Ancient Greek and Roman Mythology
Asclepius | Aesculapius
Classical Greece | Roman Empire, patron of the medical profession to the present-day.
Leaving his human form behind in the Grecian temple, Aesculapius the Healer slithered down to the Roman ship in the likeness of a serpent.
Asclepius was an Ancient Greek god of healing and is still today the patron of the medical profession in many places around the world, depicted holding a staff, often a rough branch, with a snake twining around it.
According to the Roman poet Ovid, who wrote in the first century BC, Asclepius was born from a corpse, as life from death, while his mother lay on a funeral pyre. Asclepius’s father Apollo gave the child to the Centour Chiron to bring up. Chiron’s daughter Ocyrhoe, who was a prophetess, foretold that the child would be a great healer, raising the dead back to life again, but that Zeus would put a stop to this.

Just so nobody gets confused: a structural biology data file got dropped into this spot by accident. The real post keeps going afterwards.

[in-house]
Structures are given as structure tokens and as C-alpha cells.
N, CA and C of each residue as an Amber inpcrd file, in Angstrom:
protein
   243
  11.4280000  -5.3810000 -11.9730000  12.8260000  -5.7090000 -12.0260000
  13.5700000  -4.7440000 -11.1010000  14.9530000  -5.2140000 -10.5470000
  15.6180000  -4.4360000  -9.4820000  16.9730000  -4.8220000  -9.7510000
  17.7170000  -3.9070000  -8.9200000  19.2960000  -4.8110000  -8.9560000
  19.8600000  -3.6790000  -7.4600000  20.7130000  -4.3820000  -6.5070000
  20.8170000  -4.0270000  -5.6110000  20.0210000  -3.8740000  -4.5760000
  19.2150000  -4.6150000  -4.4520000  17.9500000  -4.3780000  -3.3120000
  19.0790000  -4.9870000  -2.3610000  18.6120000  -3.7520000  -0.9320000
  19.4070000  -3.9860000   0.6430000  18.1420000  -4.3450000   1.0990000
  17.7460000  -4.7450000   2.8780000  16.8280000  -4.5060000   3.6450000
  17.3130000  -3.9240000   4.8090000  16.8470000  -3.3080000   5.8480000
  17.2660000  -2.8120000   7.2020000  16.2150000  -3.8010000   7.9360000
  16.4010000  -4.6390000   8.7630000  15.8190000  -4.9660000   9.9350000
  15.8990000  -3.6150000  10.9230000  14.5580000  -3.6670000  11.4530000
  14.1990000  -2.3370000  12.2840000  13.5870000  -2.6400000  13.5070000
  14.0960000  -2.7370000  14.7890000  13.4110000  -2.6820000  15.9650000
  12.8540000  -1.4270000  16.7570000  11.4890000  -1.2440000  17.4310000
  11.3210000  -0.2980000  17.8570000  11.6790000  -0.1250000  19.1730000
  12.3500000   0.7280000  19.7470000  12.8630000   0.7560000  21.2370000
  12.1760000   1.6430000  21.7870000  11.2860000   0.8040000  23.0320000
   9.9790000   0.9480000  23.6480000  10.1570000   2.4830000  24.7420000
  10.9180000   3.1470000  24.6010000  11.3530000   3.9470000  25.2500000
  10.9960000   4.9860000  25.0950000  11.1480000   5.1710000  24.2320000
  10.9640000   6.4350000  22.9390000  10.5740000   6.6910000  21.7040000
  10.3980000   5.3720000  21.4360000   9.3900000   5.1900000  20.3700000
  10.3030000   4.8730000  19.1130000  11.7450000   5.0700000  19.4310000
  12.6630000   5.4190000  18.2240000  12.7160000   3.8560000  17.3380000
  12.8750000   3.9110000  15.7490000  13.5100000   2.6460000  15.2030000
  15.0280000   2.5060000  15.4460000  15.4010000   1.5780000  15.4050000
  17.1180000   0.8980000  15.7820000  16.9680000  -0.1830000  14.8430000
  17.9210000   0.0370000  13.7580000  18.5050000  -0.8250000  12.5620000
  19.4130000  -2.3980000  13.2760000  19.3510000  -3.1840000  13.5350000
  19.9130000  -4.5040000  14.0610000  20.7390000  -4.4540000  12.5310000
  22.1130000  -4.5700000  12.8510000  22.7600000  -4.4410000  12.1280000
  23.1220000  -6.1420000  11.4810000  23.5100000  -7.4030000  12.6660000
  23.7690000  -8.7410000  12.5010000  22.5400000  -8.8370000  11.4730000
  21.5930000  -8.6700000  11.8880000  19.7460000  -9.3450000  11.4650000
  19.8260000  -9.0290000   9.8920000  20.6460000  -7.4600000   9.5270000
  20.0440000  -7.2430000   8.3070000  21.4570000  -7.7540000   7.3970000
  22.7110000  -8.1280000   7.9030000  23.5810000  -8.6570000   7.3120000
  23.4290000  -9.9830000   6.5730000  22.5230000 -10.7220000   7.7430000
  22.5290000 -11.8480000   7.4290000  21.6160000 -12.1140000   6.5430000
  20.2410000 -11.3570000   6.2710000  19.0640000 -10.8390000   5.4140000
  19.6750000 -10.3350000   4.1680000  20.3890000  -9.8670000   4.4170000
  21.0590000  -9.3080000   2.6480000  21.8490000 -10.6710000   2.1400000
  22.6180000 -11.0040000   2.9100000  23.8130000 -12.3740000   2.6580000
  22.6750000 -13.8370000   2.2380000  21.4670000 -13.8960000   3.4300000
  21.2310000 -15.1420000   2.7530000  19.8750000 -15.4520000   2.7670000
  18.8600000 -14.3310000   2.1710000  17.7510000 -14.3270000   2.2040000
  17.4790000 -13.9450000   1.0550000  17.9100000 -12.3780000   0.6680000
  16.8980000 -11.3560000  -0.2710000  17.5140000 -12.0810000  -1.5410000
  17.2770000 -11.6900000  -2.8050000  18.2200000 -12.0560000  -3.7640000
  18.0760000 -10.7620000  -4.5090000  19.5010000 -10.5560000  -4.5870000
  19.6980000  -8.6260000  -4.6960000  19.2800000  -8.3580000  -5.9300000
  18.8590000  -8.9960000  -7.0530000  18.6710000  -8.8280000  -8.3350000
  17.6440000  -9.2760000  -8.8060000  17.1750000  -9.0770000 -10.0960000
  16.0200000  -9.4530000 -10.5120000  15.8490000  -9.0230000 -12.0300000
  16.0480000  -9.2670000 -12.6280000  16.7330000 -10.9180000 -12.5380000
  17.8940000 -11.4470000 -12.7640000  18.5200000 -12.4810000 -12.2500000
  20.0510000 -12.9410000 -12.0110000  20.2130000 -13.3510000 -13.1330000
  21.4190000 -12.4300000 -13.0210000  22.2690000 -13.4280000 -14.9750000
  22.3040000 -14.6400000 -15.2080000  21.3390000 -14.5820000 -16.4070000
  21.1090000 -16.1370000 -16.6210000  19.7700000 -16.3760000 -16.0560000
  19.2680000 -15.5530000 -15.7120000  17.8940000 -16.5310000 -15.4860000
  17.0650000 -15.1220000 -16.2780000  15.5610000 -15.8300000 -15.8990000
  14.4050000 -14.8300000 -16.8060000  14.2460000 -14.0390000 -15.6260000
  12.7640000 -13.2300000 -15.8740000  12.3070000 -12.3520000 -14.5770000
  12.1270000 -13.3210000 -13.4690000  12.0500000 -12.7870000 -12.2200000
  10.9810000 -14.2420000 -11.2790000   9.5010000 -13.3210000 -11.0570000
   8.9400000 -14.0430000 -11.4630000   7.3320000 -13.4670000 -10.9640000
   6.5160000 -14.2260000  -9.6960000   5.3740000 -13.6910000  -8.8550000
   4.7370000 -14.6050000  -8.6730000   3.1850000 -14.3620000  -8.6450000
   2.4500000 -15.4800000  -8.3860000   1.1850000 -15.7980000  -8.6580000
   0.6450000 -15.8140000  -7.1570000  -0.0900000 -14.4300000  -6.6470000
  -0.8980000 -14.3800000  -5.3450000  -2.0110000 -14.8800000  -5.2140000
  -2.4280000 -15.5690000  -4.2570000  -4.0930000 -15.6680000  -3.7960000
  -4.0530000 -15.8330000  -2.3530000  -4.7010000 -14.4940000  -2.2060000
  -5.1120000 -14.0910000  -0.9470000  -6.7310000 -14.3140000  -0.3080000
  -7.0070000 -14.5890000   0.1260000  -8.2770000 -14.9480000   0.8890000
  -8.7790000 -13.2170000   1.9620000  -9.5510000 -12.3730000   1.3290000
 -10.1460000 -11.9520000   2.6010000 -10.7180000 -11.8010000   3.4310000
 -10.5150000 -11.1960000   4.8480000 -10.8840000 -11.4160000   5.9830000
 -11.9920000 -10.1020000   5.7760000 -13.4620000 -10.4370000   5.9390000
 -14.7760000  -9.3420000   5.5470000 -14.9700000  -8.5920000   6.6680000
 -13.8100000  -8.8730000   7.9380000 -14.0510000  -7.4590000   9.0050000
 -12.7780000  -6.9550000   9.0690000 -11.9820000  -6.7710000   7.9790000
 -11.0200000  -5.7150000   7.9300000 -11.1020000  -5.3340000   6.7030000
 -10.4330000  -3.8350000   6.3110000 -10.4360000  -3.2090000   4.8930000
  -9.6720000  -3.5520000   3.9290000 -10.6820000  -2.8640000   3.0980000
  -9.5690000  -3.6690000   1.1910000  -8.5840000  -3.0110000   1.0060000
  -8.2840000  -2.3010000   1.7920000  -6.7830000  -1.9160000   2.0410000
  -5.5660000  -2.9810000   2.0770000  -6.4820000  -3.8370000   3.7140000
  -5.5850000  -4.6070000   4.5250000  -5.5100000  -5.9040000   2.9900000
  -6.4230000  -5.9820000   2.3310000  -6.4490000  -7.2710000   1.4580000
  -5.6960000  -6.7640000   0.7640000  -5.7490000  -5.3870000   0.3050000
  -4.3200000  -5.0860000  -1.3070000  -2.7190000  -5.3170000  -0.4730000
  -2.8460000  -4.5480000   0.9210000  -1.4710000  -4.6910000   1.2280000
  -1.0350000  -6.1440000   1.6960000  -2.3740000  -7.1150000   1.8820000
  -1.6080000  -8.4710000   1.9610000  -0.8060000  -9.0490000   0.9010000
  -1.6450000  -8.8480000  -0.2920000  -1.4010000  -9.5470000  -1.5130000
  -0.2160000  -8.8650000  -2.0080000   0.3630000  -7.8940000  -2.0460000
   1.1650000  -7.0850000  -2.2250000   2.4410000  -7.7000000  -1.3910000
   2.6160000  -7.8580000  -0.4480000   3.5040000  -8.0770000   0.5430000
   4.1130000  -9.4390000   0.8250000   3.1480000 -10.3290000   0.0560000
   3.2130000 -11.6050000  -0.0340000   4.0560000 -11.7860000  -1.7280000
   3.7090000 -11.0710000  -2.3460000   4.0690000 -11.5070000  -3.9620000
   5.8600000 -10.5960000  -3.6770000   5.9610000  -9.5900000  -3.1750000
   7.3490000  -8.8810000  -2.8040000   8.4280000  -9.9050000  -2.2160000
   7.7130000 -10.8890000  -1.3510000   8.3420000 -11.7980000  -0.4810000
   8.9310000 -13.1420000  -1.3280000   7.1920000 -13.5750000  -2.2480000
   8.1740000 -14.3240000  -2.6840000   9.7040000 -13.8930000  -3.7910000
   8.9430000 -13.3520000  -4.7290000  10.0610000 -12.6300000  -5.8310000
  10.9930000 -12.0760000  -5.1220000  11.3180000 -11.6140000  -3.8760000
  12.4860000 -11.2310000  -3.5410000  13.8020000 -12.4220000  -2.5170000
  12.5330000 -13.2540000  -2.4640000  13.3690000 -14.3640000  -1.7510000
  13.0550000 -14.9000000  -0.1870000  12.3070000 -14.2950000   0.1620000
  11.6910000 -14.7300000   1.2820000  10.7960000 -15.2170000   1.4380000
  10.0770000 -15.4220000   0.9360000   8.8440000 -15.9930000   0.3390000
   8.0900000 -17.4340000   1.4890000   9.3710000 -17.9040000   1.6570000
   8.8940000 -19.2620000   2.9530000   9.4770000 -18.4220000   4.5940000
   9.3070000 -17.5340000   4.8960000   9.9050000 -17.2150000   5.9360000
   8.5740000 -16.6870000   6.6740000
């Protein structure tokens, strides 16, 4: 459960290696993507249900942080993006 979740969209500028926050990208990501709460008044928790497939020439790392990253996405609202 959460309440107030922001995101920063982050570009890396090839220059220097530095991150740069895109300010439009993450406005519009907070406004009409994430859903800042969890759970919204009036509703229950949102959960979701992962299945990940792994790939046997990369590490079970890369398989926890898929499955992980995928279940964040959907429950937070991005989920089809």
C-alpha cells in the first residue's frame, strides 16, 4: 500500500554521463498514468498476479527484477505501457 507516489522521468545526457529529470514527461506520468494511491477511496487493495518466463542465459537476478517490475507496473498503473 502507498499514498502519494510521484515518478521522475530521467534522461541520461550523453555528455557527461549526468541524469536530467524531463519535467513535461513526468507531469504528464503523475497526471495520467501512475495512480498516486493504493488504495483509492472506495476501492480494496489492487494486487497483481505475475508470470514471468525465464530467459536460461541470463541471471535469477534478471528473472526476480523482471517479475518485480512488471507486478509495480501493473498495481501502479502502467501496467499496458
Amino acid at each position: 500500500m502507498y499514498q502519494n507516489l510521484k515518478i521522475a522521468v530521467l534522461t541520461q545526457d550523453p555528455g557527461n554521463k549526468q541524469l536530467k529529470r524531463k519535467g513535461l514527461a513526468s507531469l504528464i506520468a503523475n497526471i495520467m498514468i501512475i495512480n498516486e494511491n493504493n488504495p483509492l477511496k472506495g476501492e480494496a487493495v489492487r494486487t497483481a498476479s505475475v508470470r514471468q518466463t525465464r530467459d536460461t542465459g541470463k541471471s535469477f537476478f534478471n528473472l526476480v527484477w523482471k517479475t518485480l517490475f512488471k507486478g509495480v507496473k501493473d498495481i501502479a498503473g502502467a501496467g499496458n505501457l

There was obviously once a shrine to Asclepius, whom the Romans called Aesculapius, on an island in the Tiber. And the object of veneration in the sanctuary on this island is likely to have been a snake, because Ovid describes how, when a great pestilence was gripping Rome, a delegation was sent to Asclepius’s home in Greece to ask the god for help. Asclepius indicated that he would be willing to come to Rome with them (at least, according to this Roman version of his story!) so, leaving his human form behind in the Grecian temple, he slithered down to the Roman ship in the likeness of a serpent, sailed to Italy with the delegation and disembarked into his new Roman temple, as a snake.